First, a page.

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General Sibiya wins right to be reinstated to his top job at SAPS

Shadrack Sibiya has won his bid to be reinstated to his old job at the SA Police Services (SAPS).Image: Itumeleng Mafisa

Shadrack Sibiya has won his bid to be reinstated to his old job at the SA Police Services (SAPS).Image: Itumeleng Mafisa

Published May 16, 2022


Top cop Shadrack Sibiya has won his bid to be reinstated to his old job at the SA Police Services (SAPS).

He approached the Labour Appeal Court (LAC) to argue an earlier judgment by the Labour Court that only ordered his compensation, instead of reinstatement, was erroneous.

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The earlier judgment found Sibiya’s axing from his position as the Gauteng head of the Hawks in 2015 was procedurally and substantively unfair, but awarded him a year’s salary.

Sibiya, currently the City of Joburg’s head of the Group Forensic Investigative Services, launched an appeal on the grounds he should have won a reinstatement order.

He submitted at the LAC that the Labour Court overlooked amendments to his relief pleas that he wished to go back to his old job.

Sibiya submitted he initially did not wish to go back to the SAPS because former Hawks national head Berning Mthandazo Ntlemeza was still on the job. He said Ntlemeza caused his axing on trumped-up charges.

These charges were he played a part in the illegal rendition of Zimbabwean nationals sought by their country for alleged crimes.

Sibiya was found guilty in an internal disciplinary hearing and axed, only to be cleared by the Labour Court.

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He submitted in the LAC the Labour Court should have taken note of amendments he made and which indicated that due to Ntlemeza’s departure from the Hawks in 2017, he wished to go back to his old job.

In a fresh judgment, Judge of Appeal Phillip Coppin found in favour of Sibiya’s argument.

“The court (Labour Court) was wrong in not finding that the appellant wanted to be reinstated … and in not granting the amendment which was sought, or alternatively, in not finding that the parties had widened the issues as pleaded to include the issue of reinstatement,” said Judge Coppin.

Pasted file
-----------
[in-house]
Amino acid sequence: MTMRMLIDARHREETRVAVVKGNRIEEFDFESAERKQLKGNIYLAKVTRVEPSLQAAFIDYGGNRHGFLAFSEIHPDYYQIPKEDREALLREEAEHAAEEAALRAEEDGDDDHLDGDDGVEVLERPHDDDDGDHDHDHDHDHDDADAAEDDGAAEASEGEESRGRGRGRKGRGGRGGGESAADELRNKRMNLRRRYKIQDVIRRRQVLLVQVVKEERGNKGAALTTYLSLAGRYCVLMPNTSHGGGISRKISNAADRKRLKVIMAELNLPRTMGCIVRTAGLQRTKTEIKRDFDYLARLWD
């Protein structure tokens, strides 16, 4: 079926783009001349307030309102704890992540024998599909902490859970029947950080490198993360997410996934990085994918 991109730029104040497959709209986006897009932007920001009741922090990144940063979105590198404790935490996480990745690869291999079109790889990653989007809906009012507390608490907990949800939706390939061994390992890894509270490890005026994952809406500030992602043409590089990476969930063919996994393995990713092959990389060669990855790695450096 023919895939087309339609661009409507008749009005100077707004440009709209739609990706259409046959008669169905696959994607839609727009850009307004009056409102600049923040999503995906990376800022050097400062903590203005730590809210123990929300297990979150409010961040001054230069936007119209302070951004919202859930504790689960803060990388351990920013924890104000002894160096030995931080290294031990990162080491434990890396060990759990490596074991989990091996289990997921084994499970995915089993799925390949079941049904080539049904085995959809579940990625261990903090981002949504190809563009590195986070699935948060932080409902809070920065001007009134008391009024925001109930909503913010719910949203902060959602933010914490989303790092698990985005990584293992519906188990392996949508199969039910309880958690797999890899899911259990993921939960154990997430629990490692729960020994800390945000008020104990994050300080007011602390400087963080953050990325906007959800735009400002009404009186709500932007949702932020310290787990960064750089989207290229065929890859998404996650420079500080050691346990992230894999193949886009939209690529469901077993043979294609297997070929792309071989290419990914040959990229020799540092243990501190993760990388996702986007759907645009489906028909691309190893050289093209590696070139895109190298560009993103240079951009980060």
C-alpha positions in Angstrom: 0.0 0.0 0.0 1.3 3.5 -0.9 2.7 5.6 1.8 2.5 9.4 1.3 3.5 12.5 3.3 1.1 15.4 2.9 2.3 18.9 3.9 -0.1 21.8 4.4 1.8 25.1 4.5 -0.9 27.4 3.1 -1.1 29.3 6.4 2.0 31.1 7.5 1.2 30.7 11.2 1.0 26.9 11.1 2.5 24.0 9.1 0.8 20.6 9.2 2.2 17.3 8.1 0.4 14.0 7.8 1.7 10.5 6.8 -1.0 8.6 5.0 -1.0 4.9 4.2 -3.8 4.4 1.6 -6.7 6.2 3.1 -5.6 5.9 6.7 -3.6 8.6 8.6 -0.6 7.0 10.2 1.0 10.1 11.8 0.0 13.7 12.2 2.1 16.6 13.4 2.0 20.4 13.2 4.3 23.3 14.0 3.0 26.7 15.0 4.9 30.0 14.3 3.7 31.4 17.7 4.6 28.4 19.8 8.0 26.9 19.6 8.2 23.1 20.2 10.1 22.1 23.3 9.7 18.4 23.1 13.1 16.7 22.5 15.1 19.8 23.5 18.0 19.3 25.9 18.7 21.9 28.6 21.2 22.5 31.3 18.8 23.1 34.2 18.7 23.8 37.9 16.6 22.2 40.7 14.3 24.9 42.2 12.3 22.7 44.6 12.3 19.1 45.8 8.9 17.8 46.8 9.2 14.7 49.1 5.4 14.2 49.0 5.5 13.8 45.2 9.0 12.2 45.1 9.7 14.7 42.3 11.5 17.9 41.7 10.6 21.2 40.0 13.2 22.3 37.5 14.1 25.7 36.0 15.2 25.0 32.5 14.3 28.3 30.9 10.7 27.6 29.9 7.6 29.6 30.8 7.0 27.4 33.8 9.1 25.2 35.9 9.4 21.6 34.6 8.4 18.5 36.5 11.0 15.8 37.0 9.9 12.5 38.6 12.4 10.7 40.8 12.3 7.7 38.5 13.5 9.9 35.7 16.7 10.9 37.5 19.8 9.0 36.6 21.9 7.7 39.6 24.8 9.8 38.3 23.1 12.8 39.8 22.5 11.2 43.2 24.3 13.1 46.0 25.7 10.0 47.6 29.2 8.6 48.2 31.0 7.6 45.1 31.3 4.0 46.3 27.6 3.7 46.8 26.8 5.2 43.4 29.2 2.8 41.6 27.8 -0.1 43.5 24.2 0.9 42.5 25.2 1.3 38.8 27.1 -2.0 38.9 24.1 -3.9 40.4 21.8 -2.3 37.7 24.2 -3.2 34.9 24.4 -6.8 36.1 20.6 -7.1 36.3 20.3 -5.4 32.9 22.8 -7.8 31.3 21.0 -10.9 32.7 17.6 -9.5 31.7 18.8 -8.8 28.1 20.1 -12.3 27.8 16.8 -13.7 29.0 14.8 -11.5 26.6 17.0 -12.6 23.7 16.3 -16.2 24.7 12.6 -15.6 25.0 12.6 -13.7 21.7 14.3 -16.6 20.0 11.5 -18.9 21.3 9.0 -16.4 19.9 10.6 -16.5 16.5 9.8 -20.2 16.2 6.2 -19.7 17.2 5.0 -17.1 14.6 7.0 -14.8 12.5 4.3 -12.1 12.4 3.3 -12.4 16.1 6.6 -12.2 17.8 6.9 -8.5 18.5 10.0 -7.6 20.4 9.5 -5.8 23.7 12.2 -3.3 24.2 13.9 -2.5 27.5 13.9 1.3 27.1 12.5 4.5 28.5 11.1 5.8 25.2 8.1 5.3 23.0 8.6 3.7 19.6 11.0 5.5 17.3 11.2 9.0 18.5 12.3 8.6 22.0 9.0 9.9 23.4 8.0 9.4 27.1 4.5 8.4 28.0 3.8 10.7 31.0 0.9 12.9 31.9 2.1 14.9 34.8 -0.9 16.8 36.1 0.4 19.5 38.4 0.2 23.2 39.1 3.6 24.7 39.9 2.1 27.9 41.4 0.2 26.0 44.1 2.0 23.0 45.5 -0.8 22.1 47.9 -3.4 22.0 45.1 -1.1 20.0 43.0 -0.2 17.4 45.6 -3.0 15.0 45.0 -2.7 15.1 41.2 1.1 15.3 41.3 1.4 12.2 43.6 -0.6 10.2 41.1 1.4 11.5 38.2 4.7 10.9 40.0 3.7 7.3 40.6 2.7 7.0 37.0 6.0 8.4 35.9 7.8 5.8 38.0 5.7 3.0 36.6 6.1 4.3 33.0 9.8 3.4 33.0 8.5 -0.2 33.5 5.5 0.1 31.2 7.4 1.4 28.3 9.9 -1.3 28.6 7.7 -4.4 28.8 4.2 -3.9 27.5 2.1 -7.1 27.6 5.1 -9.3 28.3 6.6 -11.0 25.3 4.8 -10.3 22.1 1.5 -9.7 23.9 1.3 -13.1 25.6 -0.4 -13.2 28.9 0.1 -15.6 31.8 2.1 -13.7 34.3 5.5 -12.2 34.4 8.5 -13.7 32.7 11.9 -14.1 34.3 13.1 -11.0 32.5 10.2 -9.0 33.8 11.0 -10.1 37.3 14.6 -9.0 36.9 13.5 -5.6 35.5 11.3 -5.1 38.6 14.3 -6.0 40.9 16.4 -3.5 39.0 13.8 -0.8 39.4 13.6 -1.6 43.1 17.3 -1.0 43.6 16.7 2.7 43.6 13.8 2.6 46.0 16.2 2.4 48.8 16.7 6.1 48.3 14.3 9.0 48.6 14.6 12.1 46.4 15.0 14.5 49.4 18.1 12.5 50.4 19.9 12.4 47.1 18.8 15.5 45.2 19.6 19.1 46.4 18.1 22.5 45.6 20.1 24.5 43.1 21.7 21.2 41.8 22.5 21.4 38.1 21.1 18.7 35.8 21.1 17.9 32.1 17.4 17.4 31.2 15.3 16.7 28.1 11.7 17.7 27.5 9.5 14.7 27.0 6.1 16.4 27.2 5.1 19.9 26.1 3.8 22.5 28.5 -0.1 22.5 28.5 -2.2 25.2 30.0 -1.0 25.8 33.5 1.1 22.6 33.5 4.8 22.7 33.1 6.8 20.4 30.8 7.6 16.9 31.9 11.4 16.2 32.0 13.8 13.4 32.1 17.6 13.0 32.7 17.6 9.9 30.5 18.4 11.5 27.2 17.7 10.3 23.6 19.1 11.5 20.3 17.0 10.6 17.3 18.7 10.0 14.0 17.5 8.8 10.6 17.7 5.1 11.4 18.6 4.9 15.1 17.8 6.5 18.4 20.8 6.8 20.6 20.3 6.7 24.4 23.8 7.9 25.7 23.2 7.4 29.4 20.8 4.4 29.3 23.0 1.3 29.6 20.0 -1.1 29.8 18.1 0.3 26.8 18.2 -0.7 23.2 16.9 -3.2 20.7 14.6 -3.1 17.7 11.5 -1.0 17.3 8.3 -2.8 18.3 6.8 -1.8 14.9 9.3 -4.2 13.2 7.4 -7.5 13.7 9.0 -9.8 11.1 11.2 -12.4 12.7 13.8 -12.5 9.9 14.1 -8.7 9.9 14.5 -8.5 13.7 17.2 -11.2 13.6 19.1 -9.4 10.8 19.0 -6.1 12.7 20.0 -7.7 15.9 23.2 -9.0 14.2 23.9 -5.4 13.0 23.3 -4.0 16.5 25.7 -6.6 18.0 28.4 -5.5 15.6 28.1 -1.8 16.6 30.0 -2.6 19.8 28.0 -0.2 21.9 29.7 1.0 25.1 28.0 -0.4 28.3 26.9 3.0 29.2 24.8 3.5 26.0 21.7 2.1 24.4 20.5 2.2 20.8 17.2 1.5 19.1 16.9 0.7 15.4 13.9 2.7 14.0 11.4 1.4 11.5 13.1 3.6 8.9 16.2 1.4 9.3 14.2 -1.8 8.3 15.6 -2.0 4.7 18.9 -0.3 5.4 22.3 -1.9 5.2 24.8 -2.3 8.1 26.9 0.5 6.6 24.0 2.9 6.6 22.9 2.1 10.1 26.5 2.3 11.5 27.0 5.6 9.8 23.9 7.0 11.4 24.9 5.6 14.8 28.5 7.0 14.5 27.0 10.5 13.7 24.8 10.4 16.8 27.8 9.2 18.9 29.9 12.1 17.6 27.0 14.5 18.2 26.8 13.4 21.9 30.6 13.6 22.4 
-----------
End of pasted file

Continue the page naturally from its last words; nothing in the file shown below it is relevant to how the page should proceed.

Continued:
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“The court was not justified in such circumstances to assume that the appellant did not wish to be reinstated (or re-employed) in the SAPS. Before, at the time and during the trial, there could have been no doubt that the appellant wished to be reinstated.”

The SAPS, which did not oppose Sibiya’s LAC application, also had no room to claim he could not be reinstated on grounds that his old job was now occupied, said Judge Coppin.

“The SAPS is a vast organisation, with multiple positions for officers with the rank of Major-General, which is the rank the appellant held at the time of his dismissal.

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“The fact that the position he occupied at the time of his dismissal, namely that of Provincial Head of Hawks, had since been filled is no reason for refusing him reinstatement into the SAPS, as he may be re-assigned following a proper and fair procedure to a post at the same rank and level as that he held at the time of his dismissal,” Judge Coppin said.

“The fact that the SAPS has not opposed this appeal, despite being fully aware of the issues in this appeal and the appellant’s wish to be reinstated in the SAPS, further underscores his argument that there is no legitimate bar to his reinstatement.”

Judge Coppin ordered Sibiya’s retrospective pay should be limited to the period he was unemployed immediately after his dismissal from the SAPS.

He was unemployed for 14 months and 8 days before being appointed head of Joburg’s internal anti-corruption unit in November 2016.


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